When Someone Made a 'Funny' Comment About My Self-Harm Scars
Article updated August 12, 2019.
Dealing with self-harm scars in secret is hard enough, but when the scars are out there for people to see and comment on, things become much more difficult. I’ve been blessed to have a great deal of confidence and strength when it comes to revealing my scars. I’ve come to terms with them and see them as a part of who I am.
This was not an easy thing to do. It took lots of time and lots of overstepping my comfort zone. The biggest reason I couldn’t accept my scars was I was afraid of how people would react. Anxiety came into play.
If I wore a shirt with shorter sleeves, which revealed even just the smaller and shallower scars, I was constantly fearing the worst. Somebody could notice them and make fun of me. After that, I’d lose friends because everybody would think I was crazy. And in the end, I’d be alone and depressed and nobody would really care at all.
I was constantly consumed with fear.
This fear slowly decreased — none of the situations I imagined in my head happened. Most people would eye my scars but say nothing, and for those who did ask, I would answer their questions really vaguely and shrug it off. And so did they. This happened so easily because of my sunny disposition.
People have actually accused me of lying when I tell them I have depression because I “seem so happy.” But when I stopped being ashamed of my mental illness and the marks that were part of my illness, the idea of my scars being out in the open didn’t seem as scary anymore.
Soon enough, I had enough confidence to wear the clothes I wanted to wear. For too long, I had been wearing long-sleeves, but I so badly wanting to wear some of the cute short-sleeve shirts hanging in my closet, untouched.
One day, I was sitting in class in my short-sleeve attire, chatting happily with the people in the row behind me while we waited for class to start. I saw somebody’s eyes lingering on my arms, but ignored it because I assumed they’d keep their mouths shut like most people did.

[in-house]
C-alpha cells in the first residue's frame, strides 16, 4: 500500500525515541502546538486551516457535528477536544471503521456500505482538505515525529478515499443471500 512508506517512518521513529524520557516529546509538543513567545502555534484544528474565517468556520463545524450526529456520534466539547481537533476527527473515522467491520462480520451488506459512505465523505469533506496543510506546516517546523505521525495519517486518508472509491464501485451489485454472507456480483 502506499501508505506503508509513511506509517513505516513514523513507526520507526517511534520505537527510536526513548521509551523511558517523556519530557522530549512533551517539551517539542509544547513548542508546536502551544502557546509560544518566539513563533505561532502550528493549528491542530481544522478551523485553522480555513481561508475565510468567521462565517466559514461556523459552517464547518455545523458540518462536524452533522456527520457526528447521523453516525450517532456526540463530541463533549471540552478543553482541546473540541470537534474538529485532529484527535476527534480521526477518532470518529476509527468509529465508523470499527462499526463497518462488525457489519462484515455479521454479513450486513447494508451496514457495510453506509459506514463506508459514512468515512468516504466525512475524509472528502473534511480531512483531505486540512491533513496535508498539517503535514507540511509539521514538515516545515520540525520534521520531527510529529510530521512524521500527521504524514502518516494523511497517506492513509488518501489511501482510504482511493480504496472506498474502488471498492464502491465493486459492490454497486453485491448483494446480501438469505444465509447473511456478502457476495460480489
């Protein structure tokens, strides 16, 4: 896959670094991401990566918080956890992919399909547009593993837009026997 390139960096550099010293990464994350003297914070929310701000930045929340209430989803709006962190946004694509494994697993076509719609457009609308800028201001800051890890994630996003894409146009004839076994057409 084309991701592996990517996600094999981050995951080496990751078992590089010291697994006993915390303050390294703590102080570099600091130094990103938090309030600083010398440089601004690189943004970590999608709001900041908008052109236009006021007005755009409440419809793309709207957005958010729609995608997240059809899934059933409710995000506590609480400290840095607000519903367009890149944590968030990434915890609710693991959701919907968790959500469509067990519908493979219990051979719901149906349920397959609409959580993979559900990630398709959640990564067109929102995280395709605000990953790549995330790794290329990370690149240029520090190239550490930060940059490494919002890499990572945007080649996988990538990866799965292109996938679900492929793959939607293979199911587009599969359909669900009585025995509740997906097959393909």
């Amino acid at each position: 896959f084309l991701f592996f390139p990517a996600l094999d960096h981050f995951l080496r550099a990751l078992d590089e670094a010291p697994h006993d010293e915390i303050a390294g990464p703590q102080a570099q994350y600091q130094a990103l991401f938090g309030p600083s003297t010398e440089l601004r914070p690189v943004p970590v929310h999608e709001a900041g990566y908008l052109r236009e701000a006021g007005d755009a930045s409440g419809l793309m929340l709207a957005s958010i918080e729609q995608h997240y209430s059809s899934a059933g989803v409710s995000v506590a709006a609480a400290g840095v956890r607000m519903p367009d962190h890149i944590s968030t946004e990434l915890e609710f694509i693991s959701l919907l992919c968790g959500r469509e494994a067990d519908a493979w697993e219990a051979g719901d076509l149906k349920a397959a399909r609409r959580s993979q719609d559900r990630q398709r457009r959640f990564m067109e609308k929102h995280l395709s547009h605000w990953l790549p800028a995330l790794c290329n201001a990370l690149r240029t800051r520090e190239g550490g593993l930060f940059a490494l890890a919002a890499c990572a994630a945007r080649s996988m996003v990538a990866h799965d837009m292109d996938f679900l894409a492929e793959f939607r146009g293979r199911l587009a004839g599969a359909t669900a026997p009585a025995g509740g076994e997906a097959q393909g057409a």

I was wrong.
I’m going to tell you exactly what they said.
“You know, there is help out there for that!” They joked, laughing as if it was funny. I looked them right in the eye and said in all seriousness, “Thanks. I’m actually getting help already,” and turned my back on them.
This isn’t the first time I’ve heard people joke about self-harm. But it was the first time someone joked about it in front of me, concerning my self-harm scars.
I still wonder what made them think that it was OK to joke about something so serious. Had I done something that made them upset? Did I ever joke about something serious in their life? Were they struggling with something but were too scared to talk about it and ask for help?
I don’t know.
I might never know.
What I do know is that self-harm is not taken seriously enough. Why? Most people will say it’s because people like to prey on the weak, or because people are just plain mean. What do I say? I say there’s a lack of education on self-harm. If people truly understood self-harm, they wouldn’t joke about it. If they felt what we feel when we self-harm, the jokes wouldn’t be funny anymore. Period.
There’s always going to be people who say things to make you feel even worse about yourself for self-harming. But they don’t have anything on you.
Do you want to know why? Because you are strong. You’ve been through so much and the marks on your skin show that, and the fact that you’re still here is proof enough.
Your story might be an ugly one. But that doesn’t mean you are.